Grasp the technique of how to write a good blog post. Understand the language and distinguish between the types of languages such as; reporting like a journalist and advertising like an advertiser.  Develop or have a good eye for a story and understand the nature of the PR agency you’re working for and what stories are best suited to them, once this is understand learn to develop the ability to craft content, and write in a way that brands, future clients or the public might be attracted to.

One thing I learnt overall from the work experience that I have done over the years and was reinforced by Prohibition PR was that you should take correction and because it leads to direction, and don’t be afraid to make mistakes as an intern or on work experience, see it as a trial run and a place where making mistakes is allowed because no business or agency would take anyone on if making mistakes wasn’t allowed. I had no idea about Public Relations or this sector of media, so Prohibition PR but a foot in the door and allowed me to hop on the train of PR and develop an understanding. I decided to voluntarily work for Prohibition PR because there’s an abundance of knowledge to gain, and I understood or understand how valuable work experience is not only for me and the agency but for applying to university. Working at Prohibition PR on my gap year possibly gave me a hand up or put me at an advantage when I applied to universities, because universities see work experience as vital attribute to a student. It may have been pot luck that Prohibition PR took me on even though I had no experience in PR; however I took the bull by its horn, and just dived in with the attitude to learn and the interest in the business which employers in general want to see.

Voluntary work experience in PR builds character and confidence due to the office type of language and banter, its preparation for the big adult workplace. I will now see how working in the workplace and working at university will be two very different things. ‘It’s not what you know, it’s who you know’, I did not know anyone in Public Relations, so to what extent or what industry is this quote true? Create a catchy CV and covering letter that thoroughly and sincerely shows off your personality, experiences and skills which also reinforces your ability and interest in PR and social media because this may catch the eye of an employer. I also Google mapped all the PR agencies in Leeds to see how long my journey will be to each agency.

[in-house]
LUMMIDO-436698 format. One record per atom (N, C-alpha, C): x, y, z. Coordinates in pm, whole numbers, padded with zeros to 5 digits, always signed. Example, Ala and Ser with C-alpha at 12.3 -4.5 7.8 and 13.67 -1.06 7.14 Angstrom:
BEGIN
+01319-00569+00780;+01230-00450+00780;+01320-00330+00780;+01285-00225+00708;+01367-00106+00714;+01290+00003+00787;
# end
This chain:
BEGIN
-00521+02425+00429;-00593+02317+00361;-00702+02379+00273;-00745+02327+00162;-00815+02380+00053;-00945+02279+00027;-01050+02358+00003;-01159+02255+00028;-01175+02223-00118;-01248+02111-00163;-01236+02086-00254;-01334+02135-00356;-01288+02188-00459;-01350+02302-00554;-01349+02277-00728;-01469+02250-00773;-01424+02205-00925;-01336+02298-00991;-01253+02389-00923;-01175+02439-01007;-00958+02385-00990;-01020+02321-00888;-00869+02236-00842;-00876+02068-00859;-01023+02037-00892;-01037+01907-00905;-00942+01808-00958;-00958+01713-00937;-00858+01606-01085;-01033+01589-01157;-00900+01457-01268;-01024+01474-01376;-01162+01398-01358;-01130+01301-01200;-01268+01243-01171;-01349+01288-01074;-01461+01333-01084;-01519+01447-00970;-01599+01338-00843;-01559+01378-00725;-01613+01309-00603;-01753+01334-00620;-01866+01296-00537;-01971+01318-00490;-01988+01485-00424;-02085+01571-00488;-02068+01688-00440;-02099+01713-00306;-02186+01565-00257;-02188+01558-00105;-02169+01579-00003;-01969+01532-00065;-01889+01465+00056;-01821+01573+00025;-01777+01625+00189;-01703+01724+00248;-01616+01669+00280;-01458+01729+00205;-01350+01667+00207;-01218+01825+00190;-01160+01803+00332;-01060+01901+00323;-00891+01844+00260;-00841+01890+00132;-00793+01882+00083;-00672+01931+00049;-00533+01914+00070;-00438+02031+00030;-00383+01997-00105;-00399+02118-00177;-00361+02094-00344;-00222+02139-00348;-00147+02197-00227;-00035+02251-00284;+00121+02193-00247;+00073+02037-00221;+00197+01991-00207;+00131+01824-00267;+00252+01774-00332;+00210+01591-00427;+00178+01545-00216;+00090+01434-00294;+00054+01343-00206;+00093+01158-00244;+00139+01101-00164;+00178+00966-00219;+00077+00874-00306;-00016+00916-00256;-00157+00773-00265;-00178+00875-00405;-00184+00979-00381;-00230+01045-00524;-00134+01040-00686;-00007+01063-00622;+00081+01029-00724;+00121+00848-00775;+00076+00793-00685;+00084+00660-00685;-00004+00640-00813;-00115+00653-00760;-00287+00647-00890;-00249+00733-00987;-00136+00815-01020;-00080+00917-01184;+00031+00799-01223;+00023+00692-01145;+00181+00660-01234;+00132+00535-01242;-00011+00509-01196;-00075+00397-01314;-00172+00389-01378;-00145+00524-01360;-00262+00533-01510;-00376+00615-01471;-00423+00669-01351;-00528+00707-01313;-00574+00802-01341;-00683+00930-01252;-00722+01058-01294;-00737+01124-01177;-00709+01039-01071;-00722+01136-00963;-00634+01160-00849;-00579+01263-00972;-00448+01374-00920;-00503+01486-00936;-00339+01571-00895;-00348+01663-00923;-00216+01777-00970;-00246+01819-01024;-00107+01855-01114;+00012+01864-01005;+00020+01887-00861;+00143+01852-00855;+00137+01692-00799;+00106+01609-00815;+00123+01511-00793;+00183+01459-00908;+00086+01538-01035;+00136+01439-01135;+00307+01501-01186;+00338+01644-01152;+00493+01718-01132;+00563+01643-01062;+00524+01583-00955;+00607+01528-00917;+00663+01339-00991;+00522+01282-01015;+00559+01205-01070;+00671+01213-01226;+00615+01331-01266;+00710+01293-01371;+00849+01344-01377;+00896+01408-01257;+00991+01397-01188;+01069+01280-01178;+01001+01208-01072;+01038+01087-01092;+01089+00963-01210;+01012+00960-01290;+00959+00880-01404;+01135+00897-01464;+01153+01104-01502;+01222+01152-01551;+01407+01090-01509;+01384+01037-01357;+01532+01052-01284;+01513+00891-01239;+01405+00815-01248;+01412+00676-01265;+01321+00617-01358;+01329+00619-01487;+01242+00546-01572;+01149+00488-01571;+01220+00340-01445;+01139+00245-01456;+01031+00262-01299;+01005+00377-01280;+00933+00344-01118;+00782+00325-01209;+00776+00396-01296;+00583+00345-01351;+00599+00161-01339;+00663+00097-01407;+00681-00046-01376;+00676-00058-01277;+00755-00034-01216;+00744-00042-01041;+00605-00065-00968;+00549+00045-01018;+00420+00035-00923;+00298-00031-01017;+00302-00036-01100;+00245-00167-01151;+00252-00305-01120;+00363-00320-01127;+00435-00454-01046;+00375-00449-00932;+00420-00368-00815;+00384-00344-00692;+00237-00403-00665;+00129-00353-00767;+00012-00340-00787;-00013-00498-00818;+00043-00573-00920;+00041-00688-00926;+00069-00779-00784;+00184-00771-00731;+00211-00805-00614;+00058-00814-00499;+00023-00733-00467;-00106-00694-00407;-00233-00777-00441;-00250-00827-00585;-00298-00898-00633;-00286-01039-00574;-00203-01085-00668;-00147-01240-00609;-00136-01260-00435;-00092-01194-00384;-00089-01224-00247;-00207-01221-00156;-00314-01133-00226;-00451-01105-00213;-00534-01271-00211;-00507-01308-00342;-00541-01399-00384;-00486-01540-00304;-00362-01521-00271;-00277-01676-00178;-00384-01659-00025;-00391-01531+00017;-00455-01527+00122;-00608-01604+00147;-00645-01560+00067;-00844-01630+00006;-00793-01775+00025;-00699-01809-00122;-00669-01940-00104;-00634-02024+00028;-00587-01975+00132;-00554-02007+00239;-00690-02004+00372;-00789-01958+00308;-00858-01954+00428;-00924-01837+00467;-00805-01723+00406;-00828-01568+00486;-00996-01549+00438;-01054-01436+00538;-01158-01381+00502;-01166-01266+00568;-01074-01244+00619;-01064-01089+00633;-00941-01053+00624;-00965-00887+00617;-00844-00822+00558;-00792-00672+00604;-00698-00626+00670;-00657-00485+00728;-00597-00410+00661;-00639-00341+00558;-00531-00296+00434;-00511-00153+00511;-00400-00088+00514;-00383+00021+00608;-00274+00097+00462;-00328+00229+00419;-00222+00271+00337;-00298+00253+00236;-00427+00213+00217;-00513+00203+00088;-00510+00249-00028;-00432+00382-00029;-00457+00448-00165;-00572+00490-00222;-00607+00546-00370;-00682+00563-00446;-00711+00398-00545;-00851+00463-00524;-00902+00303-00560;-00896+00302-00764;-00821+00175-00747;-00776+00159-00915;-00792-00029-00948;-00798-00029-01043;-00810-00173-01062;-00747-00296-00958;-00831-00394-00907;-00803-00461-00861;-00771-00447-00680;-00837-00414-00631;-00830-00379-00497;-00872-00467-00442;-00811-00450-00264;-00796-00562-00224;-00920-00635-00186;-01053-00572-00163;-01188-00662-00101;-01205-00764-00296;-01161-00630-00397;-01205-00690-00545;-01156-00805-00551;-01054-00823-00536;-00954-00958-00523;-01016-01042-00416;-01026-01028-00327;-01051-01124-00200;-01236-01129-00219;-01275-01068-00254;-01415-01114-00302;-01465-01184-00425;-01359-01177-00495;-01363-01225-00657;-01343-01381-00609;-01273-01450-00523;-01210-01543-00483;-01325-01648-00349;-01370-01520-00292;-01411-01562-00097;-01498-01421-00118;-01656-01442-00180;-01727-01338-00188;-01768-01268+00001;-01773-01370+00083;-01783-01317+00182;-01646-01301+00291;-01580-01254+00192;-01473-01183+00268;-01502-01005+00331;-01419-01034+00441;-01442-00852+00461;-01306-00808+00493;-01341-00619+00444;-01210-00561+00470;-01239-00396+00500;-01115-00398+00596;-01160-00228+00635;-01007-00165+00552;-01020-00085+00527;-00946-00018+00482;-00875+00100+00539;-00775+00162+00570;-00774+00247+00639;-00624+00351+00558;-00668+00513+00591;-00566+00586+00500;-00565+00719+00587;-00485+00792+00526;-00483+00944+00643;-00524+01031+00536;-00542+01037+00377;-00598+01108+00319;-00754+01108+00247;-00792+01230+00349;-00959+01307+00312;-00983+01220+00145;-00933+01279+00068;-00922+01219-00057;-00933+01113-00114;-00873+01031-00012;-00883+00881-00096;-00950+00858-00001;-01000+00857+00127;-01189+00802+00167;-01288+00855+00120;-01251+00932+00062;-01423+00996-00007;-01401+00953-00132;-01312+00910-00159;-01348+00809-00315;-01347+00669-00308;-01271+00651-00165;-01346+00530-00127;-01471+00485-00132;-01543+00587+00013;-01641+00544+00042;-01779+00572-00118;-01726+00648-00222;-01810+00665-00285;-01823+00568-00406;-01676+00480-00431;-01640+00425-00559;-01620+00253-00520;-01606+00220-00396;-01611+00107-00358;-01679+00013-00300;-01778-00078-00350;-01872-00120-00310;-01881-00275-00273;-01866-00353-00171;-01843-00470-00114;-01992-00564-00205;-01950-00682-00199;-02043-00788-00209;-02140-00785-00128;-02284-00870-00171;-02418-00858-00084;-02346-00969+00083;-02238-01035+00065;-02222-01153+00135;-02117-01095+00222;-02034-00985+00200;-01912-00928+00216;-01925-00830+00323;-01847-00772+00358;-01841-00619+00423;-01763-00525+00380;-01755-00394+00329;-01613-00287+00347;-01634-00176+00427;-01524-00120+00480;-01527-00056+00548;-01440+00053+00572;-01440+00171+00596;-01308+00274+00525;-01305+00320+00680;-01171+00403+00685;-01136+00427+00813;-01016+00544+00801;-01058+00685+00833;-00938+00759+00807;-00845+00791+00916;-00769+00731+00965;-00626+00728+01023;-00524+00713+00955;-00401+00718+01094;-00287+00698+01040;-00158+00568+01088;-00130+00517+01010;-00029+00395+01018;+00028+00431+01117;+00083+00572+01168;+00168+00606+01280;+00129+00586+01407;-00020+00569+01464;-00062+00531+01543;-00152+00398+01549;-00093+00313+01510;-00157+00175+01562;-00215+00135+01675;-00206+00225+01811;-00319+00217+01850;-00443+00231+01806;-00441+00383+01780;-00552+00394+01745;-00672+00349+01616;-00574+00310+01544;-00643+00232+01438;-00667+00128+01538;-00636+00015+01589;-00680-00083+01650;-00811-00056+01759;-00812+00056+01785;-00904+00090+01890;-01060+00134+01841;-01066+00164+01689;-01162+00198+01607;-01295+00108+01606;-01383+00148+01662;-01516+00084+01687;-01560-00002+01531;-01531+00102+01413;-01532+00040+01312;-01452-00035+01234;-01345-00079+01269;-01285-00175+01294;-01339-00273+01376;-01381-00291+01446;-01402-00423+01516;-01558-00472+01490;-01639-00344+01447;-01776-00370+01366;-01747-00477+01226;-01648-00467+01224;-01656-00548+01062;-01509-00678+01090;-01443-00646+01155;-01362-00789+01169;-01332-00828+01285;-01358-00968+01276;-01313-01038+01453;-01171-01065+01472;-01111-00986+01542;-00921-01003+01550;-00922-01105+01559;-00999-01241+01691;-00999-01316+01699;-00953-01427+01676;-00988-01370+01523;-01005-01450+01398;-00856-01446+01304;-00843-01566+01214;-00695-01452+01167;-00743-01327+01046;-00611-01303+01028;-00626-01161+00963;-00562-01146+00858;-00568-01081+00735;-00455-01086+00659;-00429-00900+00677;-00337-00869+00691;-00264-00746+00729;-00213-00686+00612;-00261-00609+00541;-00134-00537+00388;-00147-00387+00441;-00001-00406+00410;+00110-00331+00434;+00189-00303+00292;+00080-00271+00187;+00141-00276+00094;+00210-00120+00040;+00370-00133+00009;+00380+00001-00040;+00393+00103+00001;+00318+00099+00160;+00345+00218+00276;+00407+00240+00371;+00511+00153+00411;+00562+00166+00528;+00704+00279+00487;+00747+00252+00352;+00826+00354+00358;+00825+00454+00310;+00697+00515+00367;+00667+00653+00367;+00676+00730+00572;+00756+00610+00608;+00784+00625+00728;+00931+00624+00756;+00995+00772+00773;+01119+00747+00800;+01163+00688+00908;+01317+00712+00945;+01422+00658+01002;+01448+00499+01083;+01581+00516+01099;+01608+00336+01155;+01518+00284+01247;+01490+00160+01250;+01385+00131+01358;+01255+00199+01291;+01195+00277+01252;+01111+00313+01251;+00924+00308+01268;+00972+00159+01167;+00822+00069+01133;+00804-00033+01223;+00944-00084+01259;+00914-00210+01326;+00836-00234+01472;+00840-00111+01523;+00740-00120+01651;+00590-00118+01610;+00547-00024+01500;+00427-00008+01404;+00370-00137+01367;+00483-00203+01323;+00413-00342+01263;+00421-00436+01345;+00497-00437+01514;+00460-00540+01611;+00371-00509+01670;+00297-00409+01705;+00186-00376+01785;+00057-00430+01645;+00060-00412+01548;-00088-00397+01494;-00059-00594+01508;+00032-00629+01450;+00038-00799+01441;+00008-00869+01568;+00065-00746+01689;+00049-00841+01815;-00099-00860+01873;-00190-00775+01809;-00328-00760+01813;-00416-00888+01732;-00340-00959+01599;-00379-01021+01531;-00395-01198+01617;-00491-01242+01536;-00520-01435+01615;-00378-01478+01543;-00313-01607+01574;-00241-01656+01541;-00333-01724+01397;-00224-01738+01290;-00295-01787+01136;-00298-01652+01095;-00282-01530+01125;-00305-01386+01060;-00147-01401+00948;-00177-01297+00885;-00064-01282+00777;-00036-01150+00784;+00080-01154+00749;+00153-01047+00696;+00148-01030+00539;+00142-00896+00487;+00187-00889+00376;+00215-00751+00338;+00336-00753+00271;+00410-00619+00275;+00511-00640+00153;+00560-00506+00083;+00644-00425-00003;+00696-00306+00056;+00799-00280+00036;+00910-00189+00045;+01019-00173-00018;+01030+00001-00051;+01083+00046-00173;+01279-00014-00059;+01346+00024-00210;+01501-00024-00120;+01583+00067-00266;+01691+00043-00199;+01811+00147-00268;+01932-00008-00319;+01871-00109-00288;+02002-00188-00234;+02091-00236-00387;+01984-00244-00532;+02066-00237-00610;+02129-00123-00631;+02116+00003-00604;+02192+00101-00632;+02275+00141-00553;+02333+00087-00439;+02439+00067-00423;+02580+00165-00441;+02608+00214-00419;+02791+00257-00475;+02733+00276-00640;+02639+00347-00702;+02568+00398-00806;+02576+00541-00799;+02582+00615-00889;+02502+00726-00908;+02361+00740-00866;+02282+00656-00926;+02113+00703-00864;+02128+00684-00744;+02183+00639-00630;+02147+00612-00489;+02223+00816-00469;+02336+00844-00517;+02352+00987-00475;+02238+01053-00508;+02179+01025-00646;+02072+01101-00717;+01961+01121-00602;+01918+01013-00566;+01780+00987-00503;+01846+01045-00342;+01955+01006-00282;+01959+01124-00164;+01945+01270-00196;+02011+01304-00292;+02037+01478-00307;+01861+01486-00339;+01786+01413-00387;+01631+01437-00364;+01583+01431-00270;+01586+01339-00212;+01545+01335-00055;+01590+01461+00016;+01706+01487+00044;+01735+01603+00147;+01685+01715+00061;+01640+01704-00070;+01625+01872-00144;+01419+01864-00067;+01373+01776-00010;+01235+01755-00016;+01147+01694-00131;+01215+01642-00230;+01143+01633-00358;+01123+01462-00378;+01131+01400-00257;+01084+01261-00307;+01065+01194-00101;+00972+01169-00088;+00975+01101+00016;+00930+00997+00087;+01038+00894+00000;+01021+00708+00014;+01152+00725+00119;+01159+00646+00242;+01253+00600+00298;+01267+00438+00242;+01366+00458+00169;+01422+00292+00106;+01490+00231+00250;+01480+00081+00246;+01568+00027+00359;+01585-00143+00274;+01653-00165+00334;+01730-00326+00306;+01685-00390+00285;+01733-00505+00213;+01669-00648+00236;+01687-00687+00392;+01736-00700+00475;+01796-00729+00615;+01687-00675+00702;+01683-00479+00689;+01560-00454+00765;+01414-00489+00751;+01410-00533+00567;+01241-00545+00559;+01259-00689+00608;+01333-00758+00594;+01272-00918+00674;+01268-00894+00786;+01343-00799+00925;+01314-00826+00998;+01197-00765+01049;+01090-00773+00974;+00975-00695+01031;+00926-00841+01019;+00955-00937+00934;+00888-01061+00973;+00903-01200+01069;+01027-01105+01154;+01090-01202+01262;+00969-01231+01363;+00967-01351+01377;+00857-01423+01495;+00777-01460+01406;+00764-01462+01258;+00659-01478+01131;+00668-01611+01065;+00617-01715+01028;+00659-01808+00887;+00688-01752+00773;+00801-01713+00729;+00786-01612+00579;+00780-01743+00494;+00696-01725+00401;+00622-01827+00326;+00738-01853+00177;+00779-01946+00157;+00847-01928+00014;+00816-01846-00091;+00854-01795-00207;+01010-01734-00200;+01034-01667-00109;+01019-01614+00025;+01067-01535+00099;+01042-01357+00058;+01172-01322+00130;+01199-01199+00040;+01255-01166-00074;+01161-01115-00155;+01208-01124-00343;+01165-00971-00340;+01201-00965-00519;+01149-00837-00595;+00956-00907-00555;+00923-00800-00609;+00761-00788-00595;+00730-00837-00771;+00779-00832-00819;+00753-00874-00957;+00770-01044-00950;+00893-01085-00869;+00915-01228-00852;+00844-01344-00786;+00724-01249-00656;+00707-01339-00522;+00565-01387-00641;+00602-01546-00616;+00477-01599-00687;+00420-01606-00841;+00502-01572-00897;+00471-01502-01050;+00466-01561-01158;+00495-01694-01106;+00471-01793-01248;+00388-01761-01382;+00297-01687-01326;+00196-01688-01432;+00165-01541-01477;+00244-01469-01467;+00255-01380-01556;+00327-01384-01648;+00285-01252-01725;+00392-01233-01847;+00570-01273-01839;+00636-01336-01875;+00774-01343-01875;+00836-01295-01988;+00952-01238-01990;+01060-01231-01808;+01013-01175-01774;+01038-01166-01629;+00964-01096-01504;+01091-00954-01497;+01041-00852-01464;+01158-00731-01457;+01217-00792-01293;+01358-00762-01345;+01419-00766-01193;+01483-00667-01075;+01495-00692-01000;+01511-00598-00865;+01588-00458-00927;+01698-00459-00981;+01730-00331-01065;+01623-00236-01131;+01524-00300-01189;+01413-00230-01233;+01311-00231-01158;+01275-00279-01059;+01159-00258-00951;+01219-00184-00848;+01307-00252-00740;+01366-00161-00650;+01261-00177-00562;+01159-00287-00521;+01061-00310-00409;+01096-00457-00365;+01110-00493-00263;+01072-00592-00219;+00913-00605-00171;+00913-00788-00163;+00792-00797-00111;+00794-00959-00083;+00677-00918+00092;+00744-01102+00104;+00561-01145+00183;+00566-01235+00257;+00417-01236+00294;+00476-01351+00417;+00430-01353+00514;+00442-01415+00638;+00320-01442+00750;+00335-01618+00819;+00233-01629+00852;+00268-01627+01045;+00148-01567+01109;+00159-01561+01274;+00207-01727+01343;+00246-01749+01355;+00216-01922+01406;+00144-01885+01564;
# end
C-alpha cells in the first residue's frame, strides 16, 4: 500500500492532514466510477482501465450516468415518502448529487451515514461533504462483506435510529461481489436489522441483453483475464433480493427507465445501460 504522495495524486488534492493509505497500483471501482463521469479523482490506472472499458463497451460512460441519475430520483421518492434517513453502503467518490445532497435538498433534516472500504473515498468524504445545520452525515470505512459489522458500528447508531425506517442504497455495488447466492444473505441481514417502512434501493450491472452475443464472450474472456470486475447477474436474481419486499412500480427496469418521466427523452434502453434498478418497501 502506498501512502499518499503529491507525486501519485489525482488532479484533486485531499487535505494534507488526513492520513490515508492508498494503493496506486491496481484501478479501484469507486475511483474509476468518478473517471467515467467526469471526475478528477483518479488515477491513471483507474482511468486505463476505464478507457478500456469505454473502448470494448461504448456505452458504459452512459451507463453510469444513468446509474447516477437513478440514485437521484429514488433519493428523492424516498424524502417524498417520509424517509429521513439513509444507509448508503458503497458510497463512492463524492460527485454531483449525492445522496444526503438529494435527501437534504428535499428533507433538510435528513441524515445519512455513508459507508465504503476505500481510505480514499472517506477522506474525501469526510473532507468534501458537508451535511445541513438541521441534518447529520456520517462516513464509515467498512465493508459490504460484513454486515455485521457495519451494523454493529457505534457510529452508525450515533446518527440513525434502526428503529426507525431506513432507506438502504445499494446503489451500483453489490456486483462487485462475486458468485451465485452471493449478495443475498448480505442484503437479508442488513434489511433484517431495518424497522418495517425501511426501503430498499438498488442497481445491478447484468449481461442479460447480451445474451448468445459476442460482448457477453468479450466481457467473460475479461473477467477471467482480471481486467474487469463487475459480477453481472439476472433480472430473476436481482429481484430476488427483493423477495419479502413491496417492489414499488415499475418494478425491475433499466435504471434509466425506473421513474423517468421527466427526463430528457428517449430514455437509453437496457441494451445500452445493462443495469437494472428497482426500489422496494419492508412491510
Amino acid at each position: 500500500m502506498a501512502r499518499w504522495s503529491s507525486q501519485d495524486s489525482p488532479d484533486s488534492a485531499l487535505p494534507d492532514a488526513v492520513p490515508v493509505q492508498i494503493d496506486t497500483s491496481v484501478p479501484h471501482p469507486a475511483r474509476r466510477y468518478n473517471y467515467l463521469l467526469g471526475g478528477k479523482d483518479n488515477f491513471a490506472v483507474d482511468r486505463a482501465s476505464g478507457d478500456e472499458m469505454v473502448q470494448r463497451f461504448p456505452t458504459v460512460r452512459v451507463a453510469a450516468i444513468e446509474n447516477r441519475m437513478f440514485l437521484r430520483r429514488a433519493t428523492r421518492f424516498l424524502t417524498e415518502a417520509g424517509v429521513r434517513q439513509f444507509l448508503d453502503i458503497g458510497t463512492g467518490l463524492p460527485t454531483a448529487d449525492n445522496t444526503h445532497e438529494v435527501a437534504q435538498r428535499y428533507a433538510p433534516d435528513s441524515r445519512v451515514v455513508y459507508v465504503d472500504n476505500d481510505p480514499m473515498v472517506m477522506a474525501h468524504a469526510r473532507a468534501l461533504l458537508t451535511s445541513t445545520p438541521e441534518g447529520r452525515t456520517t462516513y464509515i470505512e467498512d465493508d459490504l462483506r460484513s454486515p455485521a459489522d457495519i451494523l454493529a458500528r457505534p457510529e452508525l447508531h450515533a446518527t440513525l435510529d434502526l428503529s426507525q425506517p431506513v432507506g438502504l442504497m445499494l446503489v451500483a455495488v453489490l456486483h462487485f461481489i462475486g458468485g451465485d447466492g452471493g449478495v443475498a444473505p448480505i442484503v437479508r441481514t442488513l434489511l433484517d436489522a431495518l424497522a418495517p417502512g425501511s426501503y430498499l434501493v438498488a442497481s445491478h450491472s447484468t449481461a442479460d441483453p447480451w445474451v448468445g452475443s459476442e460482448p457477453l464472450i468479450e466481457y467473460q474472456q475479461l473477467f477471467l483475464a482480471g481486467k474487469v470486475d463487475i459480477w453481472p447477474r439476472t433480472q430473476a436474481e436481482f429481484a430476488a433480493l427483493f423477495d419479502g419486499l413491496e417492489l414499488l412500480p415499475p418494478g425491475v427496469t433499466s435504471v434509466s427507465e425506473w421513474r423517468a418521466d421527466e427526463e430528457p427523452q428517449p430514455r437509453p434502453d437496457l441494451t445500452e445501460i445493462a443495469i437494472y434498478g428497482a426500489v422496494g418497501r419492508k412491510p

Quick Tips for Working at Prohibition PR

  1. Be prepared to bring a laptop.
  2. Get involved in the office language and friendly banter.
  3. Be prepared to make tea and coffee, however after an embarrassing cup of coffee that I personally made I never had to make one again.
  4. Understand that hard-work is at the centre of this agency and they consider the relationship between them and the client to be very valuable.
  5. Come with the attitude that Prohibition is a great place to work because it
  6. Understand that working for this agency does not just gain an excellent reference but in my experience it gains friendship.Always bring a great lunch, they admire that.

Overall my verdict on work experience is, gain as much as you can. A months work experience is better than 2 weeks’ worth of work experience because you get a real understanding of the business you are working for and the working environment in general.

How to get free images online

Working for a digital PR agency I regularly write blog posts for clients or for the Prohibition PR blog. I often think of ways to make my blog posts more engaging, and, content aside, having attention-grabbing photos is the easiest way to do just that.

I’m always drawn to blogs that have made good use of imagery. Using my own personal blog as an example, you can see that I’ve used a vast collection of visually-rich imagery from my adventurous cake creations. However unless you take the photos yourself, copyright images can be expensive especially if you are buying an image for every post.

Chocolate cupcake

Chocolate cupcake

Never be tempted to simply use an image you’ve found on Google, or worse still, from a media outlet. You’ll be in breach of the image-owners copyright, and chances are you’ll be tracked down and billed. This happens more often than you’d think, and the cost can easily reach the hundreds of pounds. Media outlets in particular will come down on your hard and will get their money!

Realising this could be a common problem amongst fellow writers, I have a couple of really useful sites that bloggers will appreciate and benefit from;

Firstly, there is Freedigitalphotos.net. This site allows you to download a wide variety of stock images for free (although downloads are usually in one size). However, remember to correctly reference each image or you’ll be in breach of the site’s terms. If you need an image in a larger size, there is the option to purchase it for a reasonable fee.

Secondly, there’s Flickr which is also a useful source of good quality images. When searching, make sure you go to advanced search and choose ‘creative commons licensed content’. These are images that people have made available for public use. However, make sure you check the terms of use for each one, as some do not allow commercial use, some do not allow you to alter them and so on. Also remember to correctly reference each image, by referencing ‘Creative Commons’, and linking to the image owner’s profile on Flickr.

With these sites, you are on your way to creating a neat looking blog post! If that’s all it takes then make sure you do it and save money for the more important things in life, like cake!

Red velvet cupcake

Red velvet cupcake